Exchange 2000 Disaster Recovery Tools
Recently I had to resuscitate an Exchange 2000 server that was at death’s door. It seems that the M drive (which is a special mapped drive in Exchange 2000) was scanned by antivirus software. This is a very bad thing in Exchange 2K because it can destroy the contents of both public and private folders. This would have been easy enough to get around, but something else happened to the Exchange server, something bizarre that not even Microsoft seems to understand. Every time I tried to access the public folder properties from the System manager I was met with an error message that essentially told me that some component was not registered. As it turns out, the answer to that problem was to rebuild the box from scratch. In the process I learned a few things about how to use the troubleshooting tools that come with Exchange 2000 that may save you some time in the future.
Having worked with Exchange for a number of years, I am fairly comfortable with the old Exchange 5.5 tools for repairing databases but I have found that there are just enough differences to make the learning curve a challenge.
For example, in Exchange 5.5 if you wanted to run isinteg to bring a database back to a consistent state after a backup you could just run a command like this:
Isinteg –pri –fix –test alltests
It does not work this way in Exchange 2000. The command would be more like this:
Isinteg –s Servername –fix –test alltests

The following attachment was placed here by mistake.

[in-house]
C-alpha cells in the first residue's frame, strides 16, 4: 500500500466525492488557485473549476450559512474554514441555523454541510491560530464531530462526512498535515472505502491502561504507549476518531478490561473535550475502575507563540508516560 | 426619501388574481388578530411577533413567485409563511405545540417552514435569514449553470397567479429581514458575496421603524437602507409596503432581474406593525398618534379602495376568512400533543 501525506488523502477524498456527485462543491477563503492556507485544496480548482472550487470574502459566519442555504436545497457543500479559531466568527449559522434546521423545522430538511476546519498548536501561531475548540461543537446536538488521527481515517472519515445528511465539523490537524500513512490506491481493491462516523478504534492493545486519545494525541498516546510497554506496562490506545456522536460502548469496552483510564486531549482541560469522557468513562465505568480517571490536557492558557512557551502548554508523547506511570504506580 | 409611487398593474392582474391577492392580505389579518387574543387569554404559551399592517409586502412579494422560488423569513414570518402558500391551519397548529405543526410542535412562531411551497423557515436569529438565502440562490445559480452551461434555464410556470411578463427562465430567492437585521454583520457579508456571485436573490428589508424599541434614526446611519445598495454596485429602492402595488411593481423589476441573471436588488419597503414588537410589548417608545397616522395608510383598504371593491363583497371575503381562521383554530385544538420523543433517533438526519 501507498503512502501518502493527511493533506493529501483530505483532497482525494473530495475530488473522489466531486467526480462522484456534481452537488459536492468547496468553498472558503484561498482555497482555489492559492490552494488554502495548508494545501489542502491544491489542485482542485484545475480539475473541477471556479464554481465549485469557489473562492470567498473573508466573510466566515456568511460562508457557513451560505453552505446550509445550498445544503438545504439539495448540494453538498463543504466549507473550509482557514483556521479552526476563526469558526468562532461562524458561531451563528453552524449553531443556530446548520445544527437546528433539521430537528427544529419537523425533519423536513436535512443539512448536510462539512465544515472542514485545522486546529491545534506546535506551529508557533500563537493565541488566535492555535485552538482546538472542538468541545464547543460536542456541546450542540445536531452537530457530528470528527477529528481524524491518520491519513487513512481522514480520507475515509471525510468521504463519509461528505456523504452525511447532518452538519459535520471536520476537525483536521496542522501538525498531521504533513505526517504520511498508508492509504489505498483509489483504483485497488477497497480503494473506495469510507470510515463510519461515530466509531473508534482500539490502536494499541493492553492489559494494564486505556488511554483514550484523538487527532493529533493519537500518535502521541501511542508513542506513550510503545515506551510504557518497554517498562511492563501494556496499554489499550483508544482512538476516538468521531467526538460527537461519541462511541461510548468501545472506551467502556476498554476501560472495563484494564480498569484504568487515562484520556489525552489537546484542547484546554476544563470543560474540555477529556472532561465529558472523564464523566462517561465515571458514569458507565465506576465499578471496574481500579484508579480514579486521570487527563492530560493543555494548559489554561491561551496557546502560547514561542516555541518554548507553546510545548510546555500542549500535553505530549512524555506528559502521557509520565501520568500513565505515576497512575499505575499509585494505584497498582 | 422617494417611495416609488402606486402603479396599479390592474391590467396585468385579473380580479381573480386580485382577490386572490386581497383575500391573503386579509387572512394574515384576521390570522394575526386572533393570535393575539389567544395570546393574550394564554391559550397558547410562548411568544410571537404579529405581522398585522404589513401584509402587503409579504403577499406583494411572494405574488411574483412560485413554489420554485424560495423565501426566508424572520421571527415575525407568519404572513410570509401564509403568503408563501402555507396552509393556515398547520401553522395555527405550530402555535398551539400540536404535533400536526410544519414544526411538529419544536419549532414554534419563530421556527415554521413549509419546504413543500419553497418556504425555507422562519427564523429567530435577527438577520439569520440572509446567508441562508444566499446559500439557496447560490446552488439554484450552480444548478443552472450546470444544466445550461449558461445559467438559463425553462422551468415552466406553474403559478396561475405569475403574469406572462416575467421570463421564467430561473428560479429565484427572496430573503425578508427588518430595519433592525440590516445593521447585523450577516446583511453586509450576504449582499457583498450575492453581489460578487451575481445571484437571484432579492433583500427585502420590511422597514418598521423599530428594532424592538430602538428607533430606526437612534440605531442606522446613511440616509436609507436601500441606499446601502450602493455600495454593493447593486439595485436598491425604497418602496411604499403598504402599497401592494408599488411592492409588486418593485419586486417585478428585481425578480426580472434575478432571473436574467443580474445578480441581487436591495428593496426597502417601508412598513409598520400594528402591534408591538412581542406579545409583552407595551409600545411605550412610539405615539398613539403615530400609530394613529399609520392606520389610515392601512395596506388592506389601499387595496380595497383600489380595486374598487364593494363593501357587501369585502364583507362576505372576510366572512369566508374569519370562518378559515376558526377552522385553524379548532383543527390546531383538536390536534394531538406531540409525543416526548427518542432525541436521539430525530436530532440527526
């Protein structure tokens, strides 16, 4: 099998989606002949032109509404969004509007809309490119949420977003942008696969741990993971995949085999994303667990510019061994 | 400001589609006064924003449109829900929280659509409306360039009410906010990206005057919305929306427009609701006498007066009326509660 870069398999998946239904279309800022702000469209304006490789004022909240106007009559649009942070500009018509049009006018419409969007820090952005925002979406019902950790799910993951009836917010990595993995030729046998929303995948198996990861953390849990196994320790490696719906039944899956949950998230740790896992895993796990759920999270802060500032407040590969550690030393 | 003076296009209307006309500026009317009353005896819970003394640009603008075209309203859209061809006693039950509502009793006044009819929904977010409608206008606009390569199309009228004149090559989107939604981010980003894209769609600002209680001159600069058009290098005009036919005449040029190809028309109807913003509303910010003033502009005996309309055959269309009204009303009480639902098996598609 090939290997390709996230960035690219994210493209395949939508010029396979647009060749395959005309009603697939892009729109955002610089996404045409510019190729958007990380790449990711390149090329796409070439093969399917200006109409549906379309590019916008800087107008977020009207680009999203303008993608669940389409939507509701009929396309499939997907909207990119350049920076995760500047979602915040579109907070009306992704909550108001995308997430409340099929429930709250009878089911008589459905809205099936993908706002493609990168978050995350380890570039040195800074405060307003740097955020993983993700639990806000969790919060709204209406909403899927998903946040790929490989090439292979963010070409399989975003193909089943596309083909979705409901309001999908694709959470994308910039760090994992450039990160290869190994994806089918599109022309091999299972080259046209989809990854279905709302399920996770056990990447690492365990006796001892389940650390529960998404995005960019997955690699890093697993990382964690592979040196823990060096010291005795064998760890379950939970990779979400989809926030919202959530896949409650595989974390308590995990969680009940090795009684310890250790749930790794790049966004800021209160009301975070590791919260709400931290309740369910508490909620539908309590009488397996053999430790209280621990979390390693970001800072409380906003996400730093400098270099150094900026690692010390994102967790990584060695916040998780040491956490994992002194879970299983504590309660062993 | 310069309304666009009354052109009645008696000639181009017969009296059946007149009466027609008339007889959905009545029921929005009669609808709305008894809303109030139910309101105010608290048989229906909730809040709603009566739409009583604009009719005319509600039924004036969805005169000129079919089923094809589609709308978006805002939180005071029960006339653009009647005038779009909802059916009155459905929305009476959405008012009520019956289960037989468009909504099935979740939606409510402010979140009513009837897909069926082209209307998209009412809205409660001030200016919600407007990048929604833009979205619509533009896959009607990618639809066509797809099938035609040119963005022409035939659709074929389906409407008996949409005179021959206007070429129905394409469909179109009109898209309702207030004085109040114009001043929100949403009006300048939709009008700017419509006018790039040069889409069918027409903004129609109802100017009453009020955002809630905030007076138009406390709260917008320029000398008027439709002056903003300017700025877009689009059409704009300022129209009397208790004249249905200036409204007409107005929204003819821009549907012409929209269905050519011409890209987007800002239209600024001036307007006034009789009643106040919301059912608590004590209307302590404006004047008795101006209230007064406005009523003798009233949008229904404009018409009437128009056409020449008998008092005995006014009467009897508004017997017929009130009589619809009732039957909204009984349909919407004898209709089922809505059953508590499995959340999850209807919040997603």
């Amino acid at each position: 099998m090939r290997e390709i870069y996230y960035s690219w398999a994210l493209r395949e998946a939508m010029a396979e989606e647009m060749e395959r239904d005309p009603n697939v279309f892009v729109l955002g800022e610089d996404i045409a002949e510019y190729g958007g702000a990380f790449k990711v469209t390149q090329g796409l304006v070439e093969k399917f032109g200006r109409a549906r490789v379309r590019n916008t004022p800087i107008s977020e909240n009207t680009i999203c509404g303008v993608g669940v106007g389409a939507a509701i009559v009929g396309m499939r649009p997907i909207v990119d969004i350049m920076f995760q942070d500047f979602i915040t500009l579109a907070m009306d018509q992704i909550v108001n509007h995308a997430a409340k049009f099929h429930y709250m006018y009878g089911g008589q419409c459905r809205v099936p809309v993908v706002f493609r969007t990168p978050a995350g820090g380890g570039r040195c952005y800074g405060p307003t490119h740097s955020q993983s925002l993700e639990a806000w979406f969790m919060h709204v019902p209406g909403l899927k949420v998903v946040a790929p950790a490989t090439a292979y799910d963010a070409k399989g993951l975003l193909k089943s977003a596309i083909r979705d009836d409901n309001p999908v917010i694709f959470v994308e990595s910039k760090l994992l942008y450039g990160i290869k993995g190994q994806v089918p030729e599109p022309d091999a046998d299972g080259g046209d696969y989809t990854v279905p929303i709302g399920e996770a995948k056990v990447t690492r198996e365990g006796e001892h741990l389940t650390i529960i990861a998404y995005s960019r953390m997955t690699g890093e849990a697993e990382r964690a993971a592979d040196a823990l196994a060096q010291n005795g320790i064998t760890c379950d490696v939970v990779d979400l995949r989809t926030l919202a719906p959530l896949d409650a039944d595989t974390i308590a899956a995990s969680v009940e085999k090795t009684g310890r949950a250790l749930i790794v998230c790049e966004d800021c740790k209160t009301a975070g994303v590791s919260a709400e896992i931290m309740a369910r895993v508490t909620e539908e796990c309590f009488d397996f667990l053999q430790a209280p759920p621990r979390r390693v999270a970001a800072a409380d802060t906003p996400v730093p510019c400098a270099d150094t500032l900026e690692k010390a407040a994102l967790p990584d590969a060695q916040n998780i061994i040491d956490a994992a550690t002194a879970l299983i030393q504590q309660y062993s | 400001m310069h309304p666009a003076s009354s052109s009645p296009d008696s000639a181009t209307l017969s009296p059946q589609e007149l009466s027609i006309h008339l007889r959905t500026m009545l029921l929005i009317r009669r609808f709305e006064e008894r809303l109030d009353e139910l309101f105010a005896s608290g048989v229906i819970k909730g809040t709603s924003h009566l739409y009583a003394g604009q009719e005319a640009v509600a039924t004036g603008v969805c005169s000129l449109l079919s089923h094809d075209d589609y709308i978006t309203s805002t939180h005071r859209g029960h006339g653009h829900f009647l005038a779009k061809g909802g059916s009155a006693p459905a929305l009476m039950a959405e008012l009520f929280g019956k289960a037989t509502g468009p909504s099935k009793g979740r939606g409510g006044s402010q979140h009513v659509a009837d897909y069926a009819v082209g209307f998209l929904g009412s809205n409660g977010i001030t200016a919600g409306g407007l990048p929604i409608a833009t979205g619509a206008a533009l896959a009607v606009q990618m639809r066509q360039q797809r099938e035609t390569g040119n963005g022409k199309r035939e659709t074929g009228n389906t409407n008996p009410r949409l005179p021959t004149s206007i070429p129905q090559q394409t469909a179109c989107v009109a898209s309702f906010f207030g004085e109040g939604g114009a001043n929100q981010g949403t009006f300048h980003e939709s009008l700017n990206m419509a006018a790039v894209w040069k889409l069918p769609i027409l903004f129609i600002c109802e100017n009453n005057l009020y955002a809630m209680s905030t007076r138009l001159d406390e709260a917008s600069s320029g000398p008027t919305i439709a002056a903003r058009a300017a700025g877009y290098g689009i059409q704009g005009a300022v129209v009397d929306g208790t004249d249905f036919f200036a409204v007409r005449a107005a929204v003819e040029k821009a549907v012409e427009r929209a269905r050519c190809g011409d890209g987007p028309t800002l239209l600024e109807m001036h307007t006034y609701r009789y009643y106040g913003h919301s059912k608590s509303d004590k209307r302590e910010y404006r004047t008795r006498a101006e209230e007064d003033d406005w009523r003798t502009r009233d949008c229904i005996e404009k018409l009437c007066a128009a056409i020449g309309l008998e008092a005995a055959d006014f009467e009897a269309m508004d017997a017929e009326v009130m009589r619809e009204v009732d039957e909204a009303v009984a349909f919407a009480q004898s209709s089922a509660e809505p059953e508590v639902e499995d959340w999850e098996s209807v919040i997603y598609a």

Not that the –pri and –pub are no longer available. That is because you can have multiple databases and storage groups in Exchange 2000. So after entering this command you will be asked which database you want to repair, just make sure to dismount the database before running this command because you cannot repair online databases.
Another tool that you may need to become familiar with is eseutil. In Exchange 5.5 you could repair a database by using a commandf like this:
Eseutil /d /r /ispriv
Now the command looks something like this:
Eseutil /r e00 /l “c:\program files\exchsrvr\mdbdata”
“What is this mess?” you may rightly ask. In lieu of the /ispriv and /ispub that you may have been used to, eseutil now requires two new parameters. The /r parameter requires the three character logfile base name (seen here as e00). This took a little while to figure out (because it was late) but you can find this cryptic code by opening System Manager and bringing up the properties for the storage group in question. The logfile base name is the log file prefix listed on the general tab.
Hopefully though, a good old-fashioned restore will do the trick for you. Just remember that in order to restore a database in Exchange 2000 it must be dismounted and you need to make sure that it can be overwritten by a restore. To make this happen just open the System Manager and bring up the properties for the database in question (not the storage group) and check the box on the Database tab that says that this database can be overwritten by a restore.
Hopefully you will not need to use this information frequently, but when the time comes I hope it helps you get back on your feet fast.